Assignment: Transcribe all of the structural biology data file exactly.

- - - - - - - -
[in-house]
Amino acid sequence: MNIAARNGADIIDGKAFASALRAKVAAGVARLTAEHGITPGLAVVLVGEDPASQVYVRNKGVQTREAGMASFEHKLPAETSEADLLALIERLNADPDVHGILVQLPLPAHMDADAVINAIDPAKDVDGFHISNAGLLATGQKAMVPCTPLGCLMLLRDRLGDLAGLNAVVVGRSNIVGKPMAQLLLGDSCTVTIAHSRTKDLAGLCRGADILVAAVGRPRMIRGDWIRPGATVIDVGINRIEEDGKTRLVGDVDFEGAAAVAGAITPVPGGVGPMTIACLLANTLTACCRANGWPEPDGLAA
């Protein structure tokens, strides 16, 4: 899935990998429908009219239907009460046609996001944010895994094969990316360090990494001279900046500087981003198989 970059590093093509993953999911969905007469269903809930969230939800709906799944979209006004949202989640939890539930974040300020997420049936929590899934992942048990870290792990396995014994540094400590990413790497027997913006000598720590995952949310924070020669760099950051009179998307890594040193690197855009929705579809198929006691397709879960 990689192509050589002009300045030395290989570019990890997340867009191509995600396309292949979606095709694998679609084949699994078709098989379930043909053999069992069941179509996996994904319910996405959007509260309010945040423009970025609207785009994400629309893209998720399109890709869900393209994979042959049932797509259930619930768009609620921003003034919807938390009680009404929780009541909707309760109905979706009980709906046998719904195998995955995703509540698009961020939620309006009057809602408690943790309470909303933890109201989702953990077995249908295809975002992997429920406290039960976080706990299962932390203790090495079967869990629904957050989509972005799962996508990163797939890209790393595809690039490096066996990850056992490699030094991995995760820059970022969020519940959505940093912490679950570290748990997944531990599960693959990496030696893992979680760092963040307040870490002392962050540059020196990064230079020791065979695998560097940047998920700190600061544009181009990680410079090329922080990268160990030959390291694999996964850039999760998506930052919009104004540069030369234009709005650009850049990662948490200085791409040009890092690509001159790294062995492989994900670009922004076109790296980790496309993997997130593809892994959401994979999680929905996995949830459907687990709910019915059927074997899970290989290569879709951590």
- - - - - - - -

[in-house]
Amino acid sequence: MNIAARNGADIIDGKAFASALRAKVAAGVARLTAEHGITPGLAVVLVGEDPASQVYVRNKGVQTREAGMASFEHKLPAETSEADLLALIERLNADPDVHGILVQLPLPAHMDADAVINAIDPAKDVDGFHISNAGLLATGQKAMVPCTPLGCLMLLRDRLGDLAGLNAVVVGRSNIVGKPMAQLLLGDSCTVTIAHSRTKDLAGLCRGADILVAAVGRPRMIRGDWIRPGATVIDVGINRIEEDGKTRLVGDVDFEGAAAVAGAITPVPGGVGPMTIACLLANTLTACCRANGWPEPDGLAA
């Protein structure tokens, strides 16, 4: 899935990998429908009219239907009460046609996001944010895994094969990316360090990494001279900046500087981003198989 970059590093093509993953999911969905007469269903809930969230939800709906799944979209006004949202989640939890539930974040300020997420049936929590899934992942048990870290792990396995014994540094400590990413790497027997913006000598720590995952949310924070020669760099950051009179998307890594040193690197855009929705579809198929006691397709879960 990689192509050589002009300045030395290989570019990890997340867009191509995600396309292949979606095709694998679609084949699994078709098989379930043909053999069992069941179509996996994904319910996405959007509260309010945040423009970025609207785009994400629309893209998720399109890709869900393209994979042959049932797509259930619930768009609620921003003034919807938390009680009404929780009541909707309760109905979706009980709906046998719904195998995955995703509540698009961020939620309006009057809602408690943790309470909303933890109201989702953990077995249908295809975002992997429920406290039960976080706990299962932390203790090495079967869990629904957050989509972005799962996508990163797939890209790393595809690039490096066996990850056992490699030094991995995760820059970022969020519940959505940093912490679950570290748990997944531990599960693959990496030696893992979680760092963040307040870490002392962050540059020196990064230079020791065979695998560097940047998920700190600061544009181009990680410079090329922080990268160990030959390291694999996964850039999760998506930052919009104004540069030369234009709005650009850049990662948490200085791409040009890092690509001159790294062995492989994900670009922004076109790296980790496309993997997130593809892994959401994979999680929905996995949830459907687990709910019915059927074997899970290989290569879709951590």